Dangerous animals en route

Courtesy of BabyDinosaur on Flickr

I think I have decided upon where I am going to journey this summer.  Although I love Iceland and would love to circumnavigate the island, my original desire to cycle to Nordkapp is captivating me more.  I love the idea of travelling through Europe’s last true wilderness.

Due to the nature of where I intend to go, it will be necessary for me to wild camp on a regular basis.  To this end, I have been looking further into what treats may lay ahead for me if I pursue this course.  As I delve deeper into researching my route through Scandinavia, I have started to uncover something that I had not contemplated before, dangerous animals.  It was actually in conversation with a Swedish friend last night that alerted me to the perils that I might encounter on the road.  The list runs from nuisances, such as mosquitoes hordes, which are particularly prevalent in the north during the summer.  Although they are most active around dawn and sunset, I will be north of the Arctic Circle for a couple of weeks, truly in the land of the Midnight Sun.  So, this means that if I camp along the way, I am likely to be under attack most of the night.

Other insects that may provide me with issues are Gadflies, with painful but mercifully non-poisonous bites.  In addition, Sweden is home to large plagues of wasps, so I will need to be careful with any foodstuffs that may attract them.  A more serious issue will be ticks, widespread in southern Sweden and northern coastal regions.  Ticks can transmit Lyme’s disease and more serious TBE (tick-borne encephalitis) through a bite.  I have the choice of either staying inland with the mosquitoes or on the east coast with the ticks.  Tough choice…

Sweden does have a venomous snake, the European adder.  Fortunately, the snake is not very common, although ubiquitous throughout Sweden except for the north.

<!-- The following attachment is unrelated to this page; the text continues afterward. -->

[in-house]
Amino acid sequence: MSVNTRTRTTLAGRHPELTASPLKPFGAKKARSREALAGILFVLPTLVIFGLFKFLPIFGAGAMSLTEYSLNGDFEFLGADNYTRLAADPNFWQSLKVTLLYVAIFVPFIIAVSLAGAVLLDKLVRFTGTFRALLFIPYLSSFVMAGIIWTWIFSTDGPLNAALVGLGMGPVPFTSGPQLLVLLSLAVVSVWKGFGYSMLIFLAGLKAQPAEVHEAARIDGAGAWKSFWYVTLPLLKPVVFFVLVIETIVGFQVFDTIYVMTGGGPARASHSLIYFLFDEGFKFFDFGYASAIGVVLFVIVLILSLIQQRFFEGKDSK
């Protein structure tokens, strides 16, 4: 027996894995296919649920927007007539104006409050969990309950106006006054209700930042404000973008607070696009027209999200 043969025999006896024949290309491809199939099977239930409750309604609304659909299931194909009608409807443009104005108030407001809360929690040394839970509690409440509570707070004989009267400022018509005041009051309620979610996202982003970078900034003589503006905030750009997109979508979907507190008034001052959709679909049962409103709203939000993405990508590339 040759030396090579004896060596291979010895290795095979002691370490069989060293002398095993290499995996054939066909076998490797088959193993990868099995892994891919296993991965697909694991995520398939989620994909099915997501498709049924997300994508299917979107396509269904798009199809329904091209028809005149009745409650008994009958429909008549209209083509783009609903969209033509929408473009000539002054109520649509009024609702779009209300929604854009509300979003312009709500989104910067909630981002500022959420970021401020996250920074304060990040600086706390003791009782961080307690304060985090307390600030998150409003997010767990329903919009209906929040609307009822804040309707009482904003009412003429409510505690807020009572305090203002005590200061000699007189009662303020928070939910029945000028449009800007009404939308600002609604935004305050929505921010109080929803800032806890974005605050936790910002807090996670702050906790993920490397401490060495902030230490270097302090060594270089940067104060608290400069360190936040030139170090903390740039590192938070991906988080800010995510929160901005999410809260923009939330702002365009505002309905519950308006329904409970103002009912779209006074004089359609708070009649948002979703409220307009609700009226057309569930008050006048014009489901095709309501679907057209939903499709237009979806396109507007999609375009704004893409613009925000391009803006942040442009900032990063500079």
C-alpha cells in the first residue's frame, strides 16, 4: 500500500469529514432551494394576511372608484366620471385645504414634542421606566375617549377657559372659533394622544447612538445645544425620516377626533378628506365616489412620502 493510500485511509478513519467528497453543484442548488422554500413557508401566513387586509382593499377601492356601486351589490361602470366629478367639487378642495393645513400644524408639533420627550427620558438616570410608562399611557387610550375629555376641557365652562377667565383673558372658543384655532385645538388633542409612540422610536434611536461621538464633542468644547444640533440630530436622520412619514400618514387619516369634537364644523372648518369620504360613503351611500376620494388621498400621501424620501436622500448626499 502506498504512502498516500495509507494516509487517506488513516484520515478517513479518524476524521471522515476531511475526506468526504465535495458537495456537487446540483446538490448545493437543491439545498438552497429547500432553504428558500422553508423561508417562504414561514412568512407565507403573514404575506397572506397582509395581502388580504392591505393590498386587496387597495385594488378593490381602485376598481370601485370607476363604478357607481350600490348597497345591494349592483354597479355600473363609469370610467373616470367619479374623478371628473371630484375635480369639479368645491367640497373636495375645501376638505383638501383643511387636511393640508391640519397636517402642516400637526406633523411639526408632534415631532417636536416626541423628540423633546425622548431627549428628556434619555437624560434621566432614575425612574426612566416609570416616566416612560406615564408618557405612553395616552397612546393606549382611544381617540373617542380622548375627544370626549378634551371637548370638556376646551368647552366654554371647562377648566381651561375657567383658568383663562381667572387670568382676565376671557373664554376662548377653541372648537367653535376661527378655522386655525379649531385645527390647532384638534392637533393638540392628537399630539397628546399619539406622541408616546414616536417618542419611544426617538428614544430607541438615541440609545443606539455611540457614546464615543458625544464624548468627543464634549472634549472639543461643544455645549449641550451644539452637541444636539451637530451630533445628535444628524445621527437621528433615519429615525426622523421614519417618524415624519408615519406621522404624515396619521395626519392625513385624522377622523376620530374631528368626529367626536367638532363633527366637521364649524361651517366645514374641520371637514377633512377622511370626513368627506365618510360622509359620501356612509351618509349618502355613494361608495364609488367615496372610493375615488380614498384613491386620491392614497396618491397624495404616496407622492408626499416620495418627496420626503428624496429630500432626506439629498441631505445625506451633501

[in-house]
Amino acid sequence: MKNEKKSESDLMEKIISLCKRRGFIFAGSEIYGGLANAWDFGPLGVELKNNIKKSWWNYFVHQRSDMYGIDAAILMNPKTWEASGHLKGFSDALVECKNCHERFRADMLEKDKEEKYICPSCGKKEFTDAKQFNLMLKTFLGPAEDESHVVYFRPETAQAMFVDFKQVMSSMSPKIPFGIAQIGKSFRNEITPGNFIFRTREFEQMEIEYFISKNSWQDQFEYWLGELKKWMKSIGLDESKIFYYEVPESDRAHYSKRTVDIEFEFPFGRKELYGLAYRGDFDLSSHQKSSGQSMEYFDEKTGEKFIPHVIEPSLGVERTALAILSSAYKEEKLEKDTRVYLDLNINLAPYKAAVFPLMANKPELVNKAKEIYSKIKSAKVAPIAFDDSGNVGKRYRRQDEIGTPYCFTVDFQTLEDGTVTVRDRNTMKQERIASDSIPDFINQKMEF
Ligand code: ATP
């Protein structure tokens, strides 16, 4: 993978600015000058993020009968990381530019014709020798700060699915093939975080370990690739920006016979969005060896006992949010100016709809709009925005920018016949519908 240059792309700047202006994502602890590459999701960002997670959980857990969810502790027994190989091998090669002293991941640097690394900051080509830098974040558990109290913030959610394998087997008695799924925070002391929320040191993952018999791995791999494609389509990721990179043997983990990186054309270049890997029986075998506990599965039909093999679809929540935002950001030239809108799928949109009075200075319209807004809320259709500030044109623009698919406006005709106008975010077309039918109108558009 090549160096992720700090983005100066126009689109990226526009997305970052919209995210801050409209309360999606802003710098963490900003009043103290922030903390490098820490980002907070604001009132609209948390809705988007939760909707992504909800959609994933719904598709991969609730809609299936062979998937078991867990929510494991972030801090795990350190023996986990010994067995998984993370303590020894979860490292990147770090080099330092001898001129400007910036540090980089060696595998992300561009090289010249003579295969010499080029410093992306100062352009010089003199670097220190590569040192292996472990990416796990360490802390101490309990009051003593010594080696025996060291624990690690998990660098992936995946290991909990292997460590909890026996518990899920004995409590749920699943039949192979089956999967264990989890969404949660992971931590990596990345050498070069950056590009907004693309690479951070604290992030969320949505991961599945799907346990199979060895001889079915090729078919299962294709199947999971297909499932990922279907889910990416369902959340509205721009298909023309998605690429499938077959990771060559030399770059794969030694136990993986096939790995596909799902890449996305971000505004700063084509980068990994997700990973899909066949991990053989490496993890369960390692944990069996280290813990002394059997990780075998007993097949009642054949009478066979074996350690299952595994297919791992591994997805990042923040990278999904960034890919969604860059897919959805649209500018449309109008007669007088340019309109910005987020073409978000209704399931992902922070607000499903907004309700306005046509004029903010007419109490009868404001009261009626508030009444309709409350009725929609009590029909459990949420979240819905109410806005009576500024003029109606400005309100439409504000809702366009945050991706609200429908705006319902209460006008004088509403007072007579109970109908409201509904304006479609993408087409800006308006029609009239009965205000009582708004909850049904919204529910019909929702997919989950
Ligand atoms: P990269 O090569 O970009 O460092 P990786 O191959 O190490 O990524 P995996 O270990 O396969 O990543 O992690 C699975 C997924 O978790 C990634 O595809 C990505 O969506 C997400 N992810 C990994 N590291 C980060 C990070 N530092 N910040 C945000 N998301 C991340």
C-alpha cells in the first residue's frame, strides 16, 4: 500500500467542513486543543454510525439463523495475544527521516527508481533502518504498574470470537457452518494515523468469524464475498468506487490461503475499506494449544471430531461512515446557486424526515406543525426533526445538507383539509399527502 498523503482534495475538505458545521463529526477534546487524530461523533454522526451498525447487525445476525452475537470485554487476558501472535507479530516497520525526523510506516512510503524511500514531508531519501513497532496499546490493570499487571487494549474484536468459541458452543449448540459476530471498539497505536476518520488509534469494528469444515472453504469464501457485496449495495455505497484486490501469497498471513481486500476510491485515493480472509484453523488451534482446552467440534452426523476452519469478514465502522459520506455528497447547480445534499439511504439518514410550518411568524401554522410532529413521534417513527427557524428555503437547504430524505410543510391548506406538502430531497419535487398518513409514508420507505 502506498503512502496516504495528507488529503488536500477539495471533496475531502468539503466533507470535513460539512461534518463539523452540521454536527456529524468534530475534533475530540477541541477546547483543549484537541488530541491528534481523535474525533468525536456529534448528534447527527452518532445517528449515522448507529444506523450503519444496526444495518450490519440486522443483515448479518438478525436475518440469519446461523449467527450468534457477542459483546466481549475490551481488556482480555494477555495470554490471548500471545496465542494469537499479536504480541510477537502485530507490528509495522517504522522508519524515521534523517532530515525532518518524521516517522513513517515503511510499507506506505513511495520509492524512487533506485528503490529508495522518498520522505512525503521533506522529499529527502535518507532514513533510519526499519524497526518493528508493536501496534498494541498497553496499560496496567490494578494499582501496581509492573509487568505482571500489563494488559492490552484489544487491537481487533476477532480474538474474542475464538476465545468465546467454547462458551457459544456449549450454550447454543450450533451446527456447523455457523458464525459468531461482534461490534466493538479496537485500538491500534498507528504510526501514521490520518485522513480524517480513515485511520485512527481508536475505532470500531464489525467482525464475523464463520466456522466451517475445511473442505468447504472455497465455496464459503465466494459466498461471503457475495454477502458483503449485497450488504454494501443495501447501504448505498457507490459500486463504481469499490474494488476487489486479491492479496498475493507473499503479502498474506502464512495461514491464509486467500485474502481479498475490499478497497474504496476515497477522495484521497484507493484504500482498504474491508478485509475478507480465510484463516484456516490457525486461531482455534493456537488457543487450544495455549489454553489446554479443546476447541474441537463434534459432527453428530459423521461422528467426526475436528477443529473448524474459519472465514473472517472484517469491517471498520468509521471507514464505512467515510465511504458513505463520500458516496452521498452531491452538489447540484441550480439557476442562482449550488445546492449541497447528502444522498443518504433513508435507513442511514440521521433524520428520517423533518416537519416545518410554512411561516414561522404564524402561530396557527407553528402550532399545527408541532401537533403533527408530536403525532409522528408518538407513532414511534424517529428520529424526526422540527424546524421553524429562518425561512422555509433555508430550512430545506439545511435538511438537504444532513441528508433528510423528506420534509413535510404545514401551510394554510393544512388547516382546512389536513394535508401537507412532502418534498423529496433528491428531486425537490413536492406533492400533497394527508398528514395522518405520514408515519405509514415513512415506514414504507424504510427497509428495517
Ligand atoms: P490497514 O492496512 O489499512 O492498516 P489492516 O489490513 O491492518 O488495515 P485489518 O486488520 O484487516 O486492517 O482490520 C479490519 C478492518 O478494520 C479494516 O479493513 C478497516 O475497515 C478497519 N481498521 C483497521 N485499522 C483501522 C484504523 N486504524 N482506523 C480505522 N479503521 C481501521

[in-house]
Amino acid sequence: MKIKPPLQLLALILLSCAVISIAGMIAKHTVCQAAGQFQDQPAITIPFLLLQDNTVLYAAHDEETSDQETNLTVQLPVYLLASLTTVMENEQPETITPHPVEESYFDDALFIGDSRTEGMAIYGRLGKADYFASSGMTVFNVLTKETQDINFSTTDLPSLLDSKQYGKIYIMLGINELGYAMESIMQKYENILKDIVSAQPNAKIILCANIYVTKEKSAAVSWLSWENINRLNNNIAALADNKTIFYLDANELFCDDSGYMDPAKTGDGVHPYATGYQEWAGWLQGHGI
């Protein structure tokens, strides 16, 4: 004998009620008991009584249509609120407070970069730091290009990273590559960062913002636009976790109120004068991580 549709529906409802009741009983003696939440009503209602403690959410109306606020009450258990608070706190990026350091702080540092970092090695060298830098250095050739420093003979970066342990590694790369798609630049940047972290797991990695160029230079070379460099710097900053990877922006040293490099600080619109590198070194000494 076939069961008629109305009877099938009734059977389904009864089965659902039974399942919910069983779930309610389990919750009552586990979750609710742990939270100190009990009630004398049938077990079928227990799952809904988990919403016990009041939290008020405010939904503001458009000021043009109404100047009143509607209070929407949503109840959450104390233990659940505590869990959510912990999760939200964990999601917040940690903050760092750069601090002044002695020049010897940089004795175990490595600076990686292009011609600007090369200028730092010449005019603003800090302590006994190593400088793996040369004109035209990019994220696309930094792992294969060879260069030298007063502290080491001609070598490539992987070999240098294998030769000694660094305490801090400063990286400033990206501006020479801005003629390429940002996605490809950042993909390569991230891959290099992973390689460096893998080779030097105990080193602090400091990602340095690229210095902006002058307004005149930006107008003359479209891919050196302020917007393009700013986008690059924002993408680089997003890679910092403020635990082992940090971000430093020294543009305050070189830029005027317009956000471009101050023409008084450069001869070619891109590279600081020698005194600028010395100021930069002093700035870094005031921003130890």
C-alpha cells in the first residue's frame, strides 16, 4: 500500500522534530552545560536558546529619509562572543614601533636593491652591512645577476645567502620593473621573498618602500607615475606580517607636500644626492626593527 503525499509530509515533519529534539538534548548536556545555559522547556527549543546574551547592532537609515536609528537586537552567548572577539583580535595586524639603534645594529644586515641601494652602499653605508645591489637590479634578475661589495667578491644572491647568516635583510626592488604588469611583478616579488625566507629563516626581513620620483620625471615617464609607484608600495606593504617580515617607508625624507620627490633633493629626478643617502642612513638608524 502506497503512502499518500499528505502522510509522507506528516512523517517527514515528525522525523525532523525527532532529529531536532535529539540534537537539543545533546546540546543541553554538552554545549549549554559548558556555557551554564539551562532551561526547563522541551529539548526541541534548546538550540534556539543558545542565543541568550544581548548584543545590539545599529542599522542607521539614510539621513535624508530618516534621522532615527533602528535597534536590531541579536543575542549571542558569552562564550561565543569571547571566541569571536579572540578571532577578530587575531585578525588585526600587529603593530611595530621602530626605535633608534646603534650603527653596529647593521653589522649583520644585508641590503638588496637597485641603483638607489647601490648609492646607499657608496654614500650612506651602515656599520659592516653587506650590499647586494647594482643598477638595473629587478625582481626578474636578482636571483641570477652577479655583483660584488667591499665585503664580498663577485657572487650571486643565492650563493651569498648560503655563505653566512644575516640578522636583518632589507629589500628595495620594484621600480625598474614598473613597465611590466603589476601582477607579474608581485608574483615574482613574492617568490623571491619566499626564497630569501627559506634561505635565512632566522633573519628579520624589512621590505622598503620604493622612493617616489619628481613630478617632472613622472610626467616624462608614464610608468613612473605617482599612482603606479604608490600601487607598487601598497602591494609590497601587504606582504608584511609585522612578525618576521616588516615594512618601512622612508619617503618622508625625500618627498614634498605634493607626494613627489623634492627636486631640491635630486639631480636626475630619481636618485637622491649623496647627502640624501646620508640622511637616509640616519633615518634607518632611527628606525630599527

Then there are the top two mammals on the bloc; the brown bear and the wolf.  This worried me considerably as I will be headed through the areas where both species are most commonly located.  I did take solace in the fact that bears in Sweden have killed no more than a handful of people since 1900 and that wolves have not killed a human being since 1821.  This information was marred by the accompanying caveat of how to deal with a bear encounter in the woods.  Evidently, the done thing is to walk slowly away from it whilst talking loudly.  This I could probably muster.  The tough bit is what to do in the event of a bear attack; the answer, to play dead, protect your head and make yourself as small as possible.  However, once could adopted the opposite approach and start screaming as loud as possible at the creature, jumping and making oneself as large as possible.  Always a worry to be presented with such conflicting options.

I just read an article that brown bears mate between May and June. During this period bears are active both at night and during daylight hours. Young males are searching for females at this time and cover long distances in their search, while last year’s cubs are making their first independent forays into the world.  I am likely to be on the road towards the end of this period, so I will be vigilant.

To round up then, I will have to be acutely aware of various animals including the brown bear, wolf, moose, wolverine, lynx, the very rare Arctic fox, reindeer and perhaps even the golden eagle.  Don’t misunderstand me, I’d love to see all of these animals, just from a safe distance and not whilst trying to sleep in my tent, completely along in the absolute middle of nowhere.  Then, I may take issue with such beasties dropping by for a snack, which could ultimately turn out to be me!

File:Saami Family 1900.jpg

Putting all of this jeopardy to one side, one of the truly exciting parts of the expedition will be once I reach Lapland, or Sápmi, on the northern side of the Arctic Circle.  Here lies the ancestral home of the Sámi, or Lapps, indigenous people of the region.  The Sámi people are among the largest indigenous ethnic groups in Europe.  They are renowned for tended their herds of hardy reindeer for millennia.  I aim to visit an old Sámi settlement to find out more about their culture and way of life.  I may even succumb to the touristy urge to stay in a traditional Sámi tepee. It should all make for some stunning photography.

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